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Shares of oil riggers -- the companies that actually do the offshore oil drilling for the big oil names --have been on a roller-coaster over the past 15 months. The Deepwater Horizon oil spill last summer sank stock prices, which then rebounded as investors realized they overreacted, and new regulations proved less costly than expected. Then oil prices took off, pulling the riggers' stock prices even higher.

A unique industry
Oil riggers occupy a singular sector. There are fewer than 10 major players, which might normally suggest an oligopolistic marketplace -- but not here. Despite the concentration within the industry, remember the customer it serves: Big Oil. Even the largest rigger, Transocean (NYSE: RIG) pales in comparison to giant industry customers such as ExxonMobil (NYSE: XOM), ConocoPhillips (NYSE: COP), and BP (NYSE: BP).

As a result, the riggers are price-takers. Assuming a rigger meets safety and reliability expectations, these guys provide a commodity service. Exxon doesn't care who drills its oil (and you don't care at the pump), and it will switch riggers if it can get a better price. And among the riggers, size carries no benefit. Contracts are per-rig, and nothing about having 50 rigs allows a rigger to offer a cheaper per-rig price than a contractor with just five rigs.

In this context, I think it is reasonable to expect that the market will likely value riggers similarly. After all, these companies all do the same thing for the same customers at the same prices, and their size doesn't matter. But riggers' valuations nonetheless vary considerably:






Div yield

Atwood Oceanics (NYSE: ATW) 3,423 9.7 12.8 2.1 0%
Noble (NYSE: NE) 13,490 13.1 21.3 1.3 1.7%
Diamond Offshore (NYSE: DO) 10,357 6.2 10.8 2.5 4.9%
Transocean 28,084 7.9 48.9 1.5 0%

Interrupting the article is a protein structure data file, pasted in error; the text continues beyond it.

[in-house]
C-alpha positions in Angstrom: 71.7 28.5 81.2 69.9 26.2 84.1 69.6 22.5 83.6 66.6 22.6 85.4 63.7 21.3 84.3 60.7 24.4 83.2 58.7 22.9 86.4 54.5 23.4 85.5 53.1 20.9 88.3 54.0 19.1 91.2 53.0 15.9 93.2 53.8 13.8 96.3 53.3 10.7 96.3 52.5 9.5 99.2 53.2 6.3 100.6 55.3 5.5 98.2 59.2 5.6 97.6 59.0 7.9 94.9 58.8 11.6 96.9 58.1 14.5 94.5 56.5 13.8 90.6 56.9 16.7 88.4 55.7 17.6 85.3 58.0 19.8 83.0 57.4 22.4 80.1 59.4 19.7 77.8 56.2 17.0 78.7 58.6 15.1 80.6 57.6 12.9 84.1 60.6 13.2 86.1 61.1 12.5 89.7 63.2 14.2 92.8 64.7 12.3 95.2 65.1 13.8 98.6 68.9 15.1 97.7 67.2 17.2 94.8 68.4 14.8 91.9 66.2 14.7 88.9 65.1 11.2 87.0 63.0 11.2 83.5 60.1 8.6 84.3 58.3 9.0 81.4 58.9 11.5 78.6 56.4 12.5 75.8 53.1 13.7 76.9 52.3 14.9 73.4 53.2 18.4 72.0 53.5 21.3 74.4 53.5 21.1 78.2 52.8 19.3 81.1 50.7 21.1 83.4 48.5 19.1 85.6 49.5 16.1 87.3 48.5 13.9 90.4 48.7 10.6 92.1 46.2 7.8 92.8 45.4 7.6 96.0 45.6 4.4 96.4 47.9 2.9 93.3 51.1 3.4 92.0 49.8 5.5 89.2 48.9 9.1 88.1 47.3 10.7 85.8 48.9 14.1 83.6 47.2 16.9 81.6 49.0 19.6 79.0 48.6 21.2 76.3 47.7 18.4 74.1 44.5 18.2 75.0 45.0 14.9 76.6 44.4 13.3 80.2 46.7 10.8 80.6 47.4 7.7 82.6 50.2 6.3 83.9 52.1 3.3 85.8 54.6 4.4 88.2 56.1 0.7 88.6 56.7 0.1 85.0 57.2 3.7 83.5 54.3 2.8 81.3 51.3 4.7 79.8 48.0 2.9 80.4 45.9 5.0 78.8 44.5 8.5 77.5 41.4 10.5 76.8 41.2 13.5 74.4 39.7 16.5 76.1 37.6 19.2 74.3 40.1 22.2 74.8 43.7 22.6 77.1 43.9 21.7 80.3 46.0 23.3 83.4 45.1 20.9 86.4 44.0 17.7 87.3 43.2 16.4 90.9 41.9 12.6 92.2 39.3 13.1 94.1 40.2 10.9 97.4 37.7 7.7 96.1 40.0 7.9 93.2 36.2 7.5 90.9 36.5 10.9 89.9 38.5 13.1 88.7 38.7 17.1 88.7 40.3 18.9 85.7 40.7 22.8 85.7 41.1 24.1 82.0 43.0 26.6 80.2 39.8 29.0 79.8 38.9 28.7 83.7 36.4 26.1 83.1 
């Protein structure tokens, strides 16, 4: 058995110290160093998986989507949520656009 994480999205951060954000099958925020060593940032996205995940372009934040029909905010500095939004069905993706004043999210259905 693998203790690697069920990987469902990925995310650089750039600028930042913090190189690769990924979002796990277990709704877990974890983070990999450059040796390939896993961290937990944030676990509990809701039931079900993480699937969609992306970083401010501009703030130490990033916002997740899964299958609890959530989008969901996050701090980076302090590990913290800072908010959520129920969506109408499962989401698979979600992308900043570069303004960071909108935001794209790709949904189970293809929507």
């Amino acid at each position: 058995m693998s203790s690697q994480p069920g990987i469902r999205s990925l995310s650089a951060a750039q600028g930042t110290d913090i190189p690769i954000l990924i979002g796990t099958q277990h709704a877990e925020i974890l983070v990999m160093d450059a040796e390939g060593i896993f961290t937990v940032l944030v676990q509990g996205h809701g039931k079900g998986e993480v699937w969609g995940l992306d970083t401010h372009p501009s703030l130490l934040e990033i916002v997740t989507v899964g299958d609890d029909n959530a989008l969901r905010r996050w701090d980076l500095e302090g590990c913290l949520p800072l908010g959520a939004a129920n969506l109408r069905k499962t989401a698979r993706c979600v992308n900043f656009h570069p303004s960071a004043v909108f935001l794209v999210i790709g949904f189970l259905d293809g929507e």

Ensco (NYSE: ESV) 6,931 9.1 17.0 1.4 2.6%
Rowan (NYSE: RDC) 5,900 11.2 19.0 1.3 0%
Seadrill (NYSE: SDRL) 26,207 11.5 8.5 3.3 7.5%

Swiss operator Noble costs 13.1 times EBITDA right now. Diamond Offshore can be bought for less than half of that. Seadrill sports a P/E of just 8.5, while Transocean commands a multiple just shy of 50 times earnings -- nearly six times higher. You can buy either Noble or Rowan for just 30% more than the value of their assets, but you'd need to pay 230% more than asset value to buy Seadrill. Diamond Offshore boasts a fat 4.9% dividend yield; three of its peers don't pay any dividend at all.

Opportunities in hiding?
To me, this industry is prime hunting ground for a pairs trade. That strategy involves simultaneously buying one stock and shorting a similar stock. Pairs trades remove factors that affect both stocks -- in this case, primarily oil prices, which are outside the riggers' control yet dramatically affect their financial performance -- and instead bet on one rigger relative to another. With the market assigning such disparate valuation multiples to the riggers, we might have a choice opportunity to buy a relatively undervalued rigger and short a relatively overvalued rigger, betting that the two valuations will converge over time.

I'm digging in further for a closer look at each rigger's strategy, operations, and valuation to determine whether they truly warrant their divergent valuations. I suspect that they don't, so look for me to make a judgment on this situation in the coming weeks. The best way to keep up with my thoughts is to follow me on Twitter.

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Alex Pape does not own shares of any company mentioned. The Motley Fool owns shares of Diamond Offshore Drilling, Noble, Ensco, and Transocean. Motley Fool newsletter services have recommended buying shares of Atwood Oceanics. Try any of our Foolish newsletter services free for 30 days. We Fools may not all hold the same opinions, but we all believe that considering a diverse range of insightsmakes us better investors. The Motley Fool has a disclosure policy.